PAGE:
Compare any two graphics cards:
GeForce GTX 580 vs Radeon HD 7970
IntroThe GeForce GTX 580 comes with a GPU core clock speed of 772 MHz, and the 1536 MB of GDDR5 RAM runs at 1002 MHz through a 384-bit bus. It also is comprised of 512 SPUs, 64 TAUs, and 48 ROPs.
Compare those specifications to the Radeon HD 7970, which comes with core clock speeds of 925 MHz on the GPU, and 1375 MHz on the 3072 MB of GDDR5 memory. It features 2048 SPUs along with 128 TAUs and 32 ROPs.
(No game benchmarks for this combination yet.)
Power Usage and Theoretical Benchmarks
Power Consumption (Max TDP)
Theoretically, the Radeon HD 7970 should be a lot faster than the GeForce GTX 580 in general. (explain)
Texel RateThe Radeon HD 7970 will be quite a bit (approximately 140%) faster with regards to anisotropic filtering than the GeForce GTX 580. (explain)
Pixel RateThe GeForce GTX 580 will be a lot (about 25%) faster with regards to full screen anti-aliasing than the Radeon HD 7970, and will be capable of handling higher resolutions while still performing well. (explain)
Please note that the above 'benchmarks' are all just theoretical - the results were calculated based on the card's specifications, and real-world performance may (and probably will) vary at least a bit.
Please note that the price comparisons are based on search keywords - sometimes it might show cards with very similar names that are not exactly the same as the one chosen in the comparison. We do try to filter out the wrong results as best we can, though.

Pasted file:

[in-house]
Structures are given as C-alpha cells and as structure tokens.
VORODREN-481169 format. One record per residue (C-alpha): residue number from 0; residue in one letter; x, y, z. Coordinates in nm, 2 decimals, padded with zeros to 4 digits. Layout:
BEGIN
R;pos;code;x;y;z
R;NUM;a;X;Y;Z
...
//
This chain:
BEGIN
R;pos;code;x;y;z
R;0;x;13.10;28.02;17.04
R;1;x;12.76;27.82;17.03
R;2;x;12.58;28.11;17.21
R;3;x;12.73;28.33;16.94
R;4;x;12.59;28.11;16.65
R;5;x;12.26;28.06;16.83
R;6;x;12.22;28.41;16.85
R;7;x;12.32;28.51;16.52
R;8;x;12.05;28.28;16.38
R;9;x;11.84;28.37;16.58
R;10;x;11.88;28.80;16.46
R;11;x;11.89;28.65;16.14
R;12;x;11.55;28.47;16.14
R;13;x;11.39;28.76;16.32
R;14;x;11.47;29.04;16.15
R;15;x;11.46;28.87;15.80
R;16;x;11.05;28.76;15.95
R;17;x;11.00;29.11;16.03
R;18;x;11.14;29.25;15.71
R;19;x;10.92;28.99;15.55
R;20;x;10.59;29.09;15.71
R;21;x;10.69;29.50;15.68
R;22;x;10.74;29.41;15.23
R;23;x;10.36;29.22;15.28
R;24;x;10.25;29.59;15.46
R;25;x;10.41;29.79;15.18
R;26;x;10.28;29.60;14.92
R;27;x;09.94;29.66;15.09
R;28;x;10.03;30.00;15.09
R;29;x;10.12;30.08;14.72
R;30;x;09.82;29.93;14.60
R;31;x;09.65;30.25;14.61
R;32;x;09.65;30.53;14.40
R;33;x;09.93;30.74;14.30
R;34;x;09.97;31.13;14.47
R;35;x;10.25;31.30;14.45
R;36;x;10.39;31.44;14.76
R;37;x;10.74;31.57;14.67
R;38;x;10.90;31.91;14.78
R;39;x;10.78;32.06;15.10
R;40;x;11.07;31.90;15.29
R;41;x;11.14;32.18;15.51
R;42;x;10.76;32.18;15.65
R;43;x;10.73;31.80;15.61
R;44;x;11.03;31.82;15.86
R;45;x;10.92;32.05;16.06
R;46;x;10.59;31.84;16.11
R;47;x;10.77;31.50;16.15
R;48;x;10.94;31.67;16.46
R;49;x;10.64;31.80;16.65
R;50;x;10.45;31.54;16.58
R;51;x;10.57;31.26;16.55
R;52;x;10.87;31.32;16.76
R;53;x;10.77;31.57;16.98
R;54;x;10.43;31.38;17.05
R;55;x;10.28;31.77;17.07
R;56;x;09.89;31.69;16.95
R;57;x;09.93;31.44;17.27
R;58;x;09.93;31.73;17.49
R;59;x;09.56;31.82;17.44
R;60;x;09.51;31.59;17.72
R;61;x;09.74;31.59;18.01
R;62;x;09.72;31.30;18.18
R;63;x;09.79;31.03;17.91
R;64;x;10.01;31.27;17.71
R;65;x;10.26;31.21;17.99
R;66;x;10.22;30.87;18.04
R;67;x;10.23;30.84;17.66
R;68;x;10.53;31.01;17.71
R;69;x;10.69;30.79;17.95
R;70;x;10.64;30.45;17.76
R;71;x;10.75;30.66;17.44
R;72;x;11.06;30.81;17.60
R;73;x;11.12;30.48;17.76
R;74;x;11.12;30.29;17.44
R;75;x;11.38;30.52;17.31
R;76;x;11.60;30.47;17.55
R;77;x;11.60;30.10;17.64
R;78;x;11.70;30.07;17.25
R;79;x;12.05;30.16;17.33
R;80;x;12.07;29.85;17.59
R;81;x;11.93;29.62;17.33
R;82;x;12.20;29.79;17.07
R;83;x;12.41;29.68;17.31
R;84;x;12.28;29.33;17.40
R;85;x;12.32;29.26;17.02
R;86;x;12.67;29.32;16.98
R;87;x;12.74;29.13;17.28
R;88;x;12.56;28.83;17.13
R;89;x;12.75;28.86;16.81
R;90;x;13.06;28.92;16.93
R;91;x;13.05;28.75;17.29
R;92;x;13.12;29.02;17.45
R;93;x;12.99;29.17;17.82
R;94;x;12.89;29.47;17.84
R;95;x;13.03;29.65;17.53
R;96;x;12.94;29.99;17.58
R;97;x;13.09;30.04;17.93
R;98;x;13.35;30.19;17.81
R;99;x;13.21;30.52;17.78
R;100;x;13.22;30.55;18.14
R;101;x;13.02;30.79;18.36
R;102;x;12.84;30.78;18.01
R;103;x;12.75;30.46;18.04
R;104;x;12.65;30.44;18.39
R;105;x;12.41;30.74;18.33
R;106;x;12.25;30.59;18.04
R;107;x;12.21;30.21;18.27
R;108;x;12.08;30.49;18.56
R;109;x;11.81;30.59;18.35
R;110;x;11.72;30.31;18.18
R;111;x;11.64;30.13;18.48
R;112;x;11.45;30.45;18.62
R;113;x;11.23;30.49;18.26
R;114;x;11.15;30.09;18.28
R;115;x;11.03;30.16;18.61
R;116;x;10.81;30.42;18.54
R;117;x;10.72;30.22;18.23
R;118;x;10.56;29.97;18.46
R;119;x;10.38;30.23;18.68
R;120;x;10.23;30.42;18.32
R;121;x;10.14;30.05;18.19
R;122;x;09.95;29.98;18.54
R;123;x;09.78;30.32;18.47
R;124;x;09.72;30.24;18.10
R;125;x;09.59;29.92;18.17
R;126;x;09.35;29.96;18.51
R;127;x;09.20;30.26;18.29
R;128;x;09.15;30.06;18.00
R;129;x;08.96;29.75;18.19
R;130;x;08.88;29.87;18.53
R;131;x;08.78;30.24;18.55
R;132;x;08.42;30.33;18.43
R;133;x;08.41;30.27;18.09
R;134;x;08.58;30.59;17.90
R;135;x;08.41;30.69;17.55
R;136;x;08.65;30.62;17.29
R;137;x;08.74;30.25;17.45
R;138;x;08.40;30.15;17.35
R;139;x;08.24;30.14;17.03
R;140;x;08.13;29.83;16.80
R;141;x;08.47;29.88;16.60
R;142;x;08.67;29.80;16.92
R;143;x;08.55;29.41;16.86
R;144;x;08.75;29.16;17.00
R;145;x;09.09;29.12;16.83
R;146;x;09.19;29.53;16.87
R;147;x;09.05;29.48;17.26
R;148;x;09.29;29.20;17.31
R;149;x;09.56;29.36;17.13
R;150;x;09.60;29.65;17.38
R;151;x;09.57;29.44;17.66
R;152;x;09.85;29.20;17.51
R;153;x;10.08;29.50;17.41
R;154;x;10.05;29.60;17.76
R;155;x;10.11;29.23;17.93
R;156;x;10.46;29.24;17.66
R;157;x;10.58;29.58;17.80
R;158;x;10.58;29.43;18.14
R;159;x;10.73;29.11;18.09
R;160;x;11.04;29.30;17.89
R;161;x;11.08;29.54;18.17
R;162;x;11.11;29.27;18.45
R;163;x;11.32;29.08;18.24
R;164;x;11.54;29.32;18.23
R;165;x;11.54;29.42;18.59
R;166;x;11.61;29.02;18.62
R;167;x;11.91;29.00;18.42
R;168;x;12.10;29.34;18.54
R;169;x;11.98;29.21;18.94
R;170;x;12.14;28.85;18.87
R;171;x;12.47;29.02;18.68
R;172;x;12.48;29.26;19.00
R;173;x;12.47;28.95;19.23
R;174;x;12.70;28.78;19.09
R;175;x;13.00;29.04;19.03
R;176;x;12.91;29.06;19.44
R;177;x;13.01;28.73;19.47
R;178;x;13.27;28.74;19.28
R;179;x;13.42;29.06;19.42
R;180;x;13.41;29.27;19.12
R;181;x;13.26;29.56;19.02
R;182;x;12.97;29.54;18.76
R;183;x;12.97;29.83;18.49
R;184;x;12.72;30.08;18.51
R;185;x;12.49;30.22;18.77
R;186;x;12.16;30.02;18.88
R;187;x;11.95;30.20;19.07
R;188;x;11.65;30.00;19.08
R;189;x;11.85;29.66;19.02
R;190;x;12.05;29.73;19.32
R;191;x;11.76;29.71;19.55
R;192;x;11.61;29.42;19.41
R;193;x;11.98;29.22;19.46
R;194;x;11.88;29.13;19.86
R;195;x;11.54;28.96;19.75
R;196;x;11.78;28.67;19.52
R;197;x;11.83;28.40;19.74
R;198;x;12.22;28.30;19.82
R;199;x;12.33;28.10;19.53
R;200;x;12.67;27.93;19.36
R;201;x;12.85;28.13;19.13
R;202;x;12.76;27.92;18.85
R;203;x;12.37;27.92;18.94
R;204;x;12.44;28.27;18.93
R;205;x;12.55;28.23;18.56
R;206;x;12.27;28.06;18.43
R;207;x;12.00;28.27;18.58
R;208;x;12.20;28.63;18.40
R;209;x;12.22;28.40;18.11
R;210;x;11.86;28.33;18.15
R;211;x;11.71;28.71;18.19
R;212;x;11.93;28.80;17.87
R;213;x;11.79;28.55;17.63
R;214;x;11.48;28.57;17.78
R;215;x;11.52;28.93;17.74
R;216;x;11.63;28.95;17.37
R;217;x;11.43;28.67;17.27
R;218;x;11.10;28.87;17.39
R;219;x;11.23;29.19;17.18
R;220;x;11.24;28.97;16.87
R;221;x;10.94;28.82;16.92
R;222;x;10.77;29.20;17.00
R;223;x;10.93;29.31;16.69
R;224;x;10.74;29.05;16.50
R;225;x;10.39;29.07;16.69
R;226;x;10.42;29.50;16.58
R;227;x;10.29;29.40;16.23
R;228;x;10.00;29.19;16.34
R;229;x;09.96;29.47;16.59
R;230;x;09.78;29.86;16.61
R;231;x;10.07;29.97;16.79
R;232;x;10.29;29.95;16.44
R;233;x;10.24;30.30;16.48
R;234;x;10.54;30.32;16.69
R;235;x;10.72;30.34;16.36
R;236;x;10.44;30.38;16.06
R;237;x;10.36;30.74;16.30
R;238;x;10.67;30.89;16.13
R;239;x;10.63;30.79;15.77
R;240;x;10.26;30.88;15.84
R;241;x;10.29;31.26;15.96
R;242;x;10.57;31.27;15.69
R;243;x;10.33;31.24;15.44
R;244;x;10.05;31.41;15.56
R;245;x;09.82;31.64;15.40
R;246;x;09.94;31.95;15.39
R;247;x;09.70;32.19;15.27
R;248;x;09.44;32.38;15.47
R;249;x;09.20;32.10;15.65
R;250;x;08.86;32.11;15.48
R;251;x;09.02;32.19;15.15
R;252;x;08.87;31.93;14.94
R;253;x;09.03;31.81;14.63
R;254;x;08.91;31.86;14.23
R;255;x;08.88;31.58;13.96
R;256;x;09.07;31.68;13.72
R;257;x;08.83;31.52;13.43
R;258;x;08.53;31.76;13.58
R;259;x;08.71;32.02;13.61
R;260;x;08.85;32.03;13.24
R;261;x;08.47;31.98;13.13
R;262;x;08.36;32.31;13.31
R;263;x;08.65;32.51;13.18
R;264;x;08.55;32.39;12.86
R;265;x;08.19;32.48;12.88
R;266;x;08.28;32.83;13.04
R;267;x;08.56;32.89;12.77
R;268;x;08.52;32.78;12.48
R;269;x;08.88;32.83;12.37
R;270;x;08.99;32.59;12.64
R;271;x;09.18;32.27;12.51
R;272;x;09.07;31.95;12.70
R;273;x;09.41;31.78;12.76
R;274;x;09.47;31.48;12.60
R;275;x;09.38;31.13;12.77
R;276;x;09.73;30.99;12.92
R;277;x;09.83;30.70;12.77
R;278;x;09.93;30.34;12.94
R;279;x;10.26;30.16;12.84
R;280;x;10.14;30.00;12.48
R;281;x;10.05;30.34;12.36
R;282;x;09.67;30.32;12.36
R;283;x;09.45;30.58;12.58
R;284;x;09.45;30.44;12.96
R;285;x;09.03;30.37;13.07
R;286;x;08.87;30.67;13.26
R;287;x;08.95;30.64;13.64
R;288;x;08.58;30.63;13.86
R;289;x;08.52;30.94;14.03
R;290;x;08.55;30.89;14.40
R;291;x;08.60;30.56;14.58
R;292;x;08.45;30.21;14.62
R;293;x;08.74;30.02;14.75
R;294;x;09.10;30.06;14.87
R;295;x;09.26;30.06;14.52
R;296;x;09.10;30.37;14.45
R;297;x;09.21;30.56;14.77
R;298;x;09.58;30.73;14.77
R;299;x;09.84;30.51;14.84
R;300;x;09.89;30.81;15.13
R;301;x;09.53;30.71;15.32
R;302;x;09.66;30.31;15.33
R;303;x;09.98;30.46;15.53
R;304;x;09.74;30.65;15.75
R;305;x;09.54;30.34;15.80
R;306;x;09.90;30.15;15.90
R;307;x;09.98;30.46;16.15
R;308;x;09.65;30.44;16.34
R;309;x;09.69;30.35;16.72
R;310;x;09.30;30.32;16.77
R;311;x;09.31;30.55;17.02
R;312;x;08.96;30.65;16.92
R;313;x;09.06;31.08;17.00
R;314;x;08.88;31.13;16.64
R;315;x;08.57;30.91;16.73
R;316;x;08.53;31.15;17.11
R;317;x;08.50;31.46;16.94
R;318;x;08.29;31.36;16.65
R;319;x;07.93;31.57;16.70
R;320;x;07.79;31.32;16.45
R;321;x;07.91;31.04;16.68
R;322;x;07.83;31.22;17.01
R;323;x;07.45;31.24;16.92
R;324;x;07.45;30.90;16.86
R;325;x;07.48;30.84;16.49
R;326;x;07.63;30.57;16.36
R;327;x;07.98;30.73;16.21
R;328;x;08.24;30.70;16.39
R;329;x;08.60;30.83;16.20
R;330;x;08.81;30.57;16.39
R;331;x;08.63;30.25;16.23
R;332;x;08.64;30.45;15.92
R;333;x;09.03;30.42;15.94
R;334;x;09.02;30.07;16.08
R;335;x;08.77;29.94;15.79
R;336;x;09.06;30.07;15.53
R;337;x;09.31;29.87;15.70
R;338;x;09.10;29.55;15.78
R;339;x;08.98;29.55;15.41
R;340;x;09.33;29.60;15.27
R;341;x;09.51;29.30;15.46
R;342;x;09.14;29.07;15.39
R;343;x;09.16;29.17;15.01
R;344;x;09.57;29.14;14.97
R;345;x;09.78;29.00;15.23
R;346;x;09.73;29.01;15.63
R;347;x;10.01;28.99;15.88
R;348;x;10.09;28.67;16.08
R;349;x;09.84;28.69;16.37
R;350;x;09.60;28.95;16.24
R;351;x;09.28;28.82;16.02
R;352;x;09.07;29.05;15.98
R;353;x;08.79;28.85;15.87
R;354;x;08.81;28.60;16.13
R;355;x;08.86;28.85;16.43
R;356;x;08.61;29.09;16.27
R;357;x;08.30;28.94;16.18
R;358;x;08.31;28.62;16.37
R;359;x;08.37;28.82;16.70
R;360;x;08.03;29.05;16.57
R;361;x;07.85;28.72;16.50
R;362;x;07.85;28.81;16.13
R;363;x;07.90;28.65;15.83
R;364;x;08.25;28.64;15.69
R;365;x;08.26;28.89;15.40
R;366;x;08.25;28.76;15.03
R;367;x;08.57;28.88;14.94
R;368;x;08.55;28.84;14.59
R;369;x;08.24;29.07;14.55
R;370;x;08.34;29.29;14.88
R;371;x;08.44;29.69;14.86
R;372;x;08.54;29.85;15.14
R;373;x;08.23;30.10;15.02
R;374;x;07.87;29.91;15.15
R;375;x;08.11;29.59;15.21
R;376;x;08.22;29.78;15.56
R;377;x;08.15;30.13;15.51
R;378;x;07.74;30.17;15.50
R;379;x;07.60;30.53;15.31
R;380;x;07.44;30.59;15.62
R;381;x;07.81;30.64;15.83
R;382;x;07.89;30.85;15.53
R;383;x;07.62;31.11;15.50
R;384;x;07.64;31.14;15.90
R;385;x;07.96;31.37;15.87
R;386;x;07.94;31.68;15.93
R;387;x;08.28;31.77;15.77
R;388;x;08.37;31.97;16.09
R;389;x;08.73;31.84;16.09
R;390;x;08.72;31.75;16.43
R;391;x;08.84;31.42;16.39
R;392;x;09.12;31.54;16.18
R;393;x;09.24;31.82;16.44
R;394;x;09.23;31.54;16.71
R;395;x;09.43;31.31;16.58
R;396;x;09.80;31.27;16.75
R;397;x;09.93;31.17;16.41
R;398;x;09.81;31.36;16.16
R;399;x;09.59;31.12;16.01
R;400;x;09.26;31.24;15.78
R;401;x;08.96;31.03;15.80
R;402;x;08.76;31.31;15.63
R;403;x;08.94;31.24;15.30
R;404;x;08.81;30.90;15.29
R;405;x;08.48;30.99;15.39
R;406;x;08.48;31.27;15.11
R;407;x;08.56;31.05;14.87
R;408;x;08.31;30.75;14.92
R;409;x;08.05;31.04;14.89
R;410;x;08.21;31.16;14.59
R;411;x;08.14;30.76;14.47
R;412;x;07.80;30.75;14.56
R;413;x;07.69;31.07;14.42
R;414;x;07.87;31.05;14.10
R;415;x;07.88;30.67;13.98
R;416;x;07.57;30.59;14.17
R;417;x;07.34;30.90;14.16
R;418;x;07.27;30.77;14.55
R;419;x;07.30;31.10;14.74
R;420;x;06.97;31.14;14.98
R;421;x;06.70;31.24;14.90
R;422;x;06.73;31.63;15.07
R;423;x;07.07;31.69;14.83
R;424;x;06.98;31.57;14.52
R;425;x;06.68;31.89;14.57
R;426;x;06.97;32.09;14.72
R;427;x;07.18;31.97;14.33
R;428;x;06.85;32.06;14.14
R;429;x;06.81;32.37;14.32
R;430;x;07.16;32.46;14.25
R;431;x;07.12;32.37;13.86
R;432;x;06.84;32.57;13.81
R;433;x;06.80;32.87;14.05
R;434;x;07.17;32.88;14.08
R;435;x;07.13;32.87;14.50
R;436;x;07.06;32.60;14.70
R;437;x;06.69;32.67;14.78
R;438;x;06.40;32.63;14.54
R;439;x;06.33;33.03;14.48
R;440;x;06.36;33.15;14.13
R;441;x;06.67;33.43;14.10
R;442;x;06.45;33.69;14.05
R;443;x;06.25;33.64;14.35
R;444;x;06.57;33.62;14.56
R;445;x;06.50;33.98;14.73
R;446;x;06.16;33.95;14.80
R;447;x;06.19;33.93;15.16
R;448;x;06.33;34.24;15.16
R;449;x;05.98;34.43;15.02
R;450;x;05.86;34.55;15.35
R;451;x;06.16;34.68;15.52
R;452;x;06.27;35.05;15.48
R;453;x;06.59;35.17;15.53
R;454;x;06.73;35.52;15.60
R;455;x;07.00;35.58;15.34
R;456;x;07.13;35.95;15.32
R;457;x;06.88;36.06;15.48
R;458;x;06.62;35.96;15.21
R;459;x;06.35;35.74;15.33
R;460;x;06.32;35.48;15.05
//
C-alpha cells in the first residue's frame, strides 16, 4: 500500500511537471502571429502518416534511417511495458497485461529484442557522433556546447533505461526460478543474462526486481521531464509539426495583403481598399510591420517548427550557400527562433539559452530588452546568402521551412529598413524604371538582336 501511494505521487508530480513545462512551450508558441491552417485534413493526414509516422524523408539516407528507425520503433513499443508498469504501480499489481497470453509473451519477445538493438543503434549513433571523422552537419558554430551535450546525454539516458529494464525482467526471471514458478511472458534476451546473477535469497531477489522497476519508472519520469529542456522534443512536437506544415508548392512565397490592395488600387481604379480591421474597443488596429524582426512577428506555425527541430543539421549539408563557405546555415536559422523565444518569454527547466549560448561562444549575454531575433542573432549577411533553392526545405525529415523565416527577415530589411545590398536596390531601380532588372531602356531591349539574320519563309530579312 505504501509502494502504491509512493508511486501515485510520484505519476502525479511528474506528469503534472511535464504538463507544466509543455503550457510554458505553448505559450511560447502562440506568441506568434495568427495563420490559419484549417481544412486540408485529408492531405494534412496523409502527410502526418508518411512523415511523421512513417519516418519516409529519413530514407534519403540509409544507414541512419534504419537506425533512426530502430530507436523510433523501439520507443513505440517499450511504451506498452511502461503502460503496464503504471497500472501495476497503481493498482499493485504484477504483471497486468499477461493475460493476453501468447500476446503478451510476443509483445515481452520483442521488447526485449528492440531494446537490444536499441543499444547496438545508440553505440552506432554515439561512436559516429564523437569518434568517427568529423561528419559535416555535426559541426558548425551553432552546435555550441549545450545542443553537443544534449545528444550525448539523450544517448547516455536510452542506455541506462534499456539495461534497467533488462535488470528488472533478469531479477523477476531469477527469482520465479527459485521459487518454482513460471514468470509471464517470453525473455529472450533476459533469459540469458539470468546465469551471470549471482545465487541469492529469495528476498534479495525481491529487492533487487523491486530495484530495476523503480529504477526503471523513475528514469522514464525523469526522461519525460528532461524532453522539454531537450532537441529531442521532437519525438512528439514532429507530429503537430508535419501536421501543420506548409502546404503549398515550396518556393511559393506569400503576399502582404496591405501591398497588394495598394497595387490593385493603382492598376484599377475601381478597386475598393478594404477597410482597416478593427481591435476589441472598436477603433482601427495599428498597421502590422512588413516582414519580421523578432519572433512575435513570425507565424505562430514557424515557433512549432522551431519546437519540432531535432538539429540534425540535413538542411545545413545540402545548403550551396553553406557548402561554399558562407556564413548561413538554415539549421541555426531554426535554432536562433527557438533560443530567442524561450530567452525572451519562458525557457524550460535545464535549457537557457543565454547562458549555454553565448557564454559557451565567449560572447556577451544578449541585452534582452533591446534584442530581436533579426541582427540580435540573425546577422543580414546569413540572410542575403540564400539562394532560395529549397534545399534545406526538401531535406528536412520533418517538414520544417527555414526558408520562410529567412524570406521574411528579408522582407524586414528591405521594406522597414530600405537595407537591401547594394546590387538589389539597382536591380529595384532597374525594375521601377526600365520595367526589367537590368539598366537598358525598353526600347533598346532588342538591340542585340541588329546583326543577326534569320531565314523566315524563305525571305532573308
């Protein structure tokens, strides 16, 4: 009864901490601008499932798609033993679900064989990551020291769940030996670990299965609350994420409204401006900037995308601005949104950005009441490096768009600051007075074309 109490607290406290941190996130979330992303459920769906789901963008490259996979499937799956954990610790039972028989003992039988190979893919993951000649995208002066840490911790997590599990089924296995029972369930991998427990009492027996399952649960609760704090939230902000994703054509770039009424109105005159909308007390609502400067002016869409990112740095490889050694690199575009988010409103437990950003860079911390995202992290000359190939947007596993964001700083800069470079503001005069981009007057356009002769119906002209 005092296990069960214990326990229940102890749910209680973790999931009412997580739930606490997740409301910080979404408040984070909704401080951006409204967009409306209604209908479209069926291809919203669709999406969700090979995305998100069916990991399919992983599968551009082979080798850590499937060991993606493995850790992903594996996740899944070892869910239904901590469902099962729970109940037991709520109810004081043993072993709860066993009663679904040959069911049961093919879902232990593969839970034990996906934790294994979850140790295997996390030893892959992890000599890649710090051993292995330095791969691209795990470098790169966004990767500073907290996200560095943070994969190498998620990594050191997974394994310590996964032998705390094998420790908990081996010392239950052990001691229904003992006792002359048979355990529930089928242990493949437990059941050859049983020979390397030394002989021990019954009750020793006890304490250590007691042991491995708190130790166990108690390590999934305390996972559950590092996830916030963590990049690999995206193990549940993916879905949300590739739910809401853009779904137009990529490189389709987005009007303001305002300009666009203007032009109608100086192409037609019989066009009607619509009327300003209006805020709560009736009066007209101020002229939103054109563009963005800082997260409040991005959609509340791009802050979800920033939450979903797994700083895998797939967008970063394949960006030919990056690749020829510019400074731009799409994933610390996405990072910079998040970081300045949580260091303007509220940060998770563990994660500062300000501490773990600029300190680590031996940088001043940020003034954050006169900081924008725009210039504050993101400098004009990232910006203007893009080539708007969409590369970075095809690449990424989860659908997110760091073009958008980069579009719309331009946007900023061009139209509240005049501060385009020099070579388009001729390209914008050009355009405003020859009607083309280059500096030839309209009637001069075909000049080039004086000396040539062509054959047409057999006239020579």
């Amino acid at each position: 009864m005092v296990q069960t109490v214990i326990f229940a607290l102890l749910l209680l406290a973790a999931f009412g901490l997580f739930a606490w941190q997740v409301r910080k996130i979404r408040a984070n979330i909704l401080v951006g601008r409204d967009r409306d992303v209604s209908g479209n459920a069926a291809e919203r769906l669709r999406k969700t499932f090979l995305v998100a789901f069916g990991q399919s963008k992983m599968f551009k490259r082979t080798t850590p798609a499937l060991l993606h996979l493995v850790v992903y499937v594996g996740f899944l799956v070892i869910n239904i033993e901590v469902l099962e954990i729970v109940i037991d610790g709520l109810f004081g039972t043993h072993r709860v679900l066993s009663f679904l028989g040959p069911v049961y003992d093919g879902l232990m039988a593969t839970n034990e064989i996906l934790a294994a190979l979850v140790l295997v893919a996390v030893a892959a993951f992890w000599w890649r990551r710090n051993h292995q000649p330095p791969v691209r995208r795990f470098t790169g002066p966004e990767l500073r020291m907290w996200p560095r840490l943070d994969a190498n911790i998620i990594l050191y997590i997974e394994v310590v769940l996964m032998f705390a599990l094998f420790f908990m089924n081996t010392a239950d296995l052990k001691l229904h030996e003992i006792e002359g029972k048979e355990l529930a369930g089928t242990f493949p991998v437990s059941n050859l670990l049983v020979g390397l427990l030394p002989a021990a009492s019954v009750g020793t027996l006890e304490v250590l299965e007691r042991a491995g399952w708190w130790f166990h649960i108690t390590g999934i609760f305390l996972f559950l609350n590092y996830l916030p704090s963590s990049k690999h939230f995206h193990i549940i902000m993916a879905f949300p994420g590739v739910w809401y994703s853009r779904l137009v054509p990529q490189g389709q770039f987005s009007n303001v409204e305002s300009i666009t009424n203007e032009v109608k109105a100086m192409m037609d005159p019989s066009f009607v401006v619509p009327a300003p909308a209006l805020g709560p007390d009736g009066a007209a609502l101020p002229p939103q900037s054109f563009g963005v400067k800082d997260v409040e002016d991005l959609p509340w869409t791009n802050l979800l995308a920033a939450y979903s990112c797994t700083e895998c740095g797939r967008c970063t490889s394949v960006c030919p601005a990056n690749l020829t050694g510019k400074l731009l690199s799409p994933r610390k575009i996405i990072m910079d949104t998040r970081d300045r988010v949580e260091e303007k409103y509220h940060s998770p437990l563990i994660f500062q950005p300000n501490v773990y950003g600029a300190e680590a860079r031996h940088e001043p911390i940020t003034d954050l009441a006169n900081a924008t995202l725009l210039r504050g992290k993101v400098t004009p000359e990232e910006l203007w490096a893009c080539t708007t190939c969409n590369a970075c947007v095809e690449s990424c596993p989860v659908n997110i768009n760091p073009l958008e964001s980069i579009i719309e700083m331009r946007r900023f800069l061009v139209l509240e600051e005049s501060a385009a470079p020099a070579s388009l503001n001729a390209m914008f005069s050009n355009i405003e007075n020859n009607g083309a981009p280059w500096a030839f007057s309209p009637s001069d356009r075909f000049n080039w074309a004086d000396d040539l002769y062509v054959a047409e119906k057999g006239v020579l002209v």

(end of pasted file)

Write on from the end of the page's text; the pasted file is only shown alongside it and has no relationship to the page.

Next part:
Memory Bandwidth: Memory bandwidth is the largest amount of data (measured in megabytes per second) that can be transported across the external memory interface within a second. The number is worked out by multiplying the bus width by the speed of its memory. If the card has DDR RAM, it must be multiplied by 2 again. If DDR5, multiply by ANOTHER 2x. The better the memory bandwidth, the better the card will be in general. It especially helps with anti-aliasing, High Dynamic Range and higher screen resolutions.
Texel Rate: Texel rate is the maximum amount of texture map elements (texels) that can be applied in one second. This is worked out by multiplying the total amount of texture units of the card by the core speed of the chip. The better the texel rate, the better the video card will be at texture filtering (anisotropic filtering - AF). It is measured in millions of texels processed in a second.
Pixel Rate: Pixel rate is the maximum amount of pixels the graphics card can possibly record to the local memory per second - measured in millions of pixels per second. The number is calculated by multiplying the amount of ROPs by the the core speed of the card. ROPs (Raster Operations Pipelines - sometimes also referred to as Render Output Units) are responsible for drawing the pixels (image) on the screen. The actual pixel output rate is also dependant on quite a few other factors, especially the memory bandwidth - the lower the bandwidth is, the lower the ability to get to the maximum fill rate.